The clips 162 and 164 are simple sheet metal bands which are bent around the split T-shaped ribs 182 and 184.

Ducts like duct 156 can be supported by a support apparatus like apparatus 112 of FIG. 19.

Turning now to FIGS. 15-17, several multi-cell embodiments of the present invention are illustrated.

One common feature of all three multi-cell embodiments is that they each use a single common duct partial section which defines at least one side of each of the cells. They also each use a plurality of individual duct partial sections which are substantially identically formed from sheet metal to define the remainder of each of the individual cells. Thus for each of the multi-cell embodiments, only two different sheet metal cross sections must be formed.

FIG. 15 illustrates a two-cell duct designated by the numeral 186. The duct 186 includes a common duct partial section 188 formed from sheet metal and defining a bottom of each of two cells 190 and 192.

There are two individual duct partial sections 194 and 196 substantially identically formed from sheet metal. The first duct partial section 194, in combination with the left portion of the common duct partial section 188 defines the first cell 190. The second individual duct partial section 196 in combination with the right-hand portion of the common duct partial section 188 defines the second cell 192.

The first cell 190 has a top 198, a bottom 200, and first and second sides 202 and 204. The individual duct partial section 194 defines the top 194 and the first and second sides 202 and 204. It can generally be described as defining at least a substantial part of at least three sides of the generally rectangular cross-sectional shape of the cell 190.

It is noted that each of the duct partial sections 194 and 196 is constructed substantially identical to the duct half sections 12E and 14E of FIG. 5. It will also be noted that the same individual duct partial sections are utilized in the triple cell embodiment of FIG. 16. Again, by choosing to manufacture a line of products having these common components, the tooling and manufacturing costs can be minimized.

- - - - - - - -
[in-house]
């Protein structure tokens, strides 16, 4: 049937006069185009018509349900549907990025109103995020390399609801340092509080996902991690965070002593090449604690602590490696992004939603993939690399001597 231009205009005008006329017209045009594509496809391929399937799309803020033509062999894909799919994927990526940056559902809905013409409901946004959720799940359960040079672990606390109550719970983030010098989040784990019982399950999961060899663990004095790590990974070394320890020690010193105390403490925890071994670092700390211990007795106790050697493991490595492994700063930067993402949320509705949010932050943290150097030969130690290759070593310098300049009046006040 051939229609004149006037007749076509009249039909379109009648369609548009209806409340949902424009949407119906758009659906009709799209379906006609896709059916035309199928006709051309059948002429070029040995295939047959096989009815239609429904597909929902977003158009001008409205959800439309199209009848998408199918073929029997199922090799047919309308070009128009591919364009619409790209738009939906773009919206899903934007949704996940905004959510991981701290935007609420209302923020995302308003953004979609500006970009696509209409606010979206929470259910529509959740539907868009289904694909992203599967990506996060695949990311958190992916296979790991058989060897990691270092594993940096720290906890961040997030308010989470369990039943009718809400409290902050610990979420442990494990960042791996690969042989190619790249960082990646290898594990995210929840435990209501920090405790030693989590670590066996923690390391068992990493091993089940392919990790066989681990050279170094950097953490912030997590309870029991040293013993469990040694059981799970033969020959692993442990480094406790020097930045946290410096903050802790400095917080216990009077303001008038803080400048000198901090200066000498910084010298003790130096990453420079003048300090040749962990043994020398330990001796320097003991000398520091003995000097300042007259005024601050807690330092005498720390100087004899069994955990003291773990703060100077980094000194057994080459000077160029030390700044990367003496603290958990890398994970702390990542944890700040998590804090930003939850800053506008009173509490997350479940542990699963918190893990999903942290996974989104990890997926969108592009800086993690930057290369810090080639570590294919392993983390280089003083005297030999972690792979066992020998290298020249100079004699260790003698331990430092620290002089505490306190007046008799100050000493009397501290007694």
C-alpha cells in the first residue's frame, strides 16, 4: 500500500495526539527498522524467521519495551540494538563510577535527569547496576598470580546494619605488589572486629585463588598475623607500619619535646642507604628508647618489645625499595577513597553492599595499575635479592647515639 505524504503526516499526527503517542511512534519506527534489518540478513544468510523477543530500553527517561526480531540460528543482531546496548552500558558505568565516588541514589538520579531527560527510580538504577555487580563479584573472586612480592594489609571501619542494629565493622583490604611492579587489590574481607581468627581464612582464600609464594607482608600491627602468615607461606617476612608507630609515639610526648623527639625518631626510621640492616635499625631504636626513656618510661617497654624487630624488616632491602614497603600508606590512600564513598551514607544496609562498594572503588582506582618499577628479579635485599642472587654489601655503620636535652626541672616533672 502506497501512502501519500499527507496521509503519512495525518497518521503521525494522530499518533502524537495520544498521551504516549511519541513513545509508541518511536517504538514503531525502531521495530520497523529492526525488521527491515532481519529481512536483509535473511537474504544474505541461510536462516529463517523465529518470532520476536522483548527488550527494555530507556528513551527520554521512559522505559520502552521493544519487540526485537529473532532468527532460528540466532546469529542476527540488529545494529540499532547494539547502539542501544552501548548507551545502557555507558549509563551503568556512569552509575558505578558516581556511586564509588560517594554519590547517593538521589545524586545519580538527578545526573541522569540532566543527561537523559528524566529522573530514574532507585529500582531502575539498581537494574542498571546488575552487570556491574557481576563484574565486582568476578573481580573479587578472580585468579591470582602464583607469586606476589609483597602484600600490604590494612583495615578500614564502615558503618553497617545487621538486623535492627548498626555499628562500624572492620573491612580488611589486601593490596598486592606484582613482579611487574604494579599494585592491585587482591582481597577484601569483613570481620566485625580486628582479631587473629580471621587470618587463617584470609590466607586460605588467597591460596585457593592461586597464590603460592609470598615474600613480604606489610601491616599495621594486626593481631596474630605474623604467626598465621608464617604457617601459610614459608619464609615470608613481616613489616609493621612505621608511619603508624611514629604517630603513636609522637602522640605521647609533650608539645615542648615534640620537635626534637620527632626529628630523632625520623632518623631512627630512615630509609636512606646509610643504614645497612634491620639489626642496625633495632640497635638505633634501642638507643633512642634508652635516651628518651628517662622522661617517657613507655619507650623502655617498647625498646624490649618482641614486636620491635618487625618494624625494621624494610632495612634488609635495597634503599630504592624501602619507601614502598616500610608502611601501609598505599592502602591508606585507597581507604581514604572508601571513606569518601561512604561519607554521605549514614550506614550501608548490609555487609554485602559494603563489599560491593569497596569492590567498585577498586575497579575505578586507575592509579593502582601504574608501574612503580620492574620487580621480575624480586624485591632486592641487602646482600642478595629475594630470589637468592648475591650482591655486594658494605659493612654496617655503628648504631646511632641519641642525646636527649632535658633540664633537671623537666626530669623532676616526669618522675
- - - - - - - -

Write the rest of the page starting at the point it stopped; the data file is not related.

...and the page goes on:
The common duct partial section 188 of duct 186 of FIG. 15 is formed from sheet metal and is a generally planar sheet having a raised central rib 206 integrally formed by two S-shaped double folds generally indicated as 208 and 210, to define two oppositely facing rib grooves also referred to as 208 and 210. The common duct partial section 188 can also be described as having two straight edge portions 212 and 214 extending generally parallel to the rib 206.

The first individual duct partial section 194 includes a tongue 216 defined along one lengthwise edge portion thereof and received in the groove of S-shaped double fold 208. Duct partial section 194 also includes a groove 218 defined by a metal fold along its other lengthwise edge portion. The straight edge portion 212 of common duct partial section 188 is received in the grooved edge portion 218 of first individual duct partial section 194. The straight edge portion 212 and groove 218 preferably are further held together by crimping which may be done as shown for example in FIG. 12.

The second individual duct partial section 196 is similarly constructed as is apparent in FIG. 15.

FIG. 16 illustrates a triple cell duct 218. The duct 218 includes a common duct partial section 220 formed from sheet metal and defining the bottom of each of three cells 222, 224 and 226. The common duct partial section 220 includes a straight edge portion 228 along its left edge, and a folded over groove portion 230 along its right edge. At intermediate locations across the common duct partial section 220 are two relatively shallow depressions 232 and 234 which run lengthwise along the length of the duct partial section 220.

The duct 218 also includes first, second and third individual duct partial sections 232, 234 and 236 substantially identically formed from sheet metal. The first individual duct partial section 232 has a grooved edge portion 238 which has the straight edge portion 228 of common duct partial section 220 received therein. Edge portions 228 and 238 are preferably crimped together as shown in FIG. 12. The first individual duct partial section 232 also includes a horizontally outwardly extending flanged edge portion 240 which is superimposed upon a planar portion of common duct partial section 220 and attached thereto by any of a number of means such as tabs and notches, rivets, welding, or the like.

The second individual duct partial section 234 also has a grooved portion 242 defined by a bending of the sheet metal. This is not, however, associated with a tongue or straight edge of the common duct partial section 220, but instead simply rests in the shallow depression 232. The second individual duct partial section 234 is attached to the common duct partial section 220 by spot welding, rivets, or the like.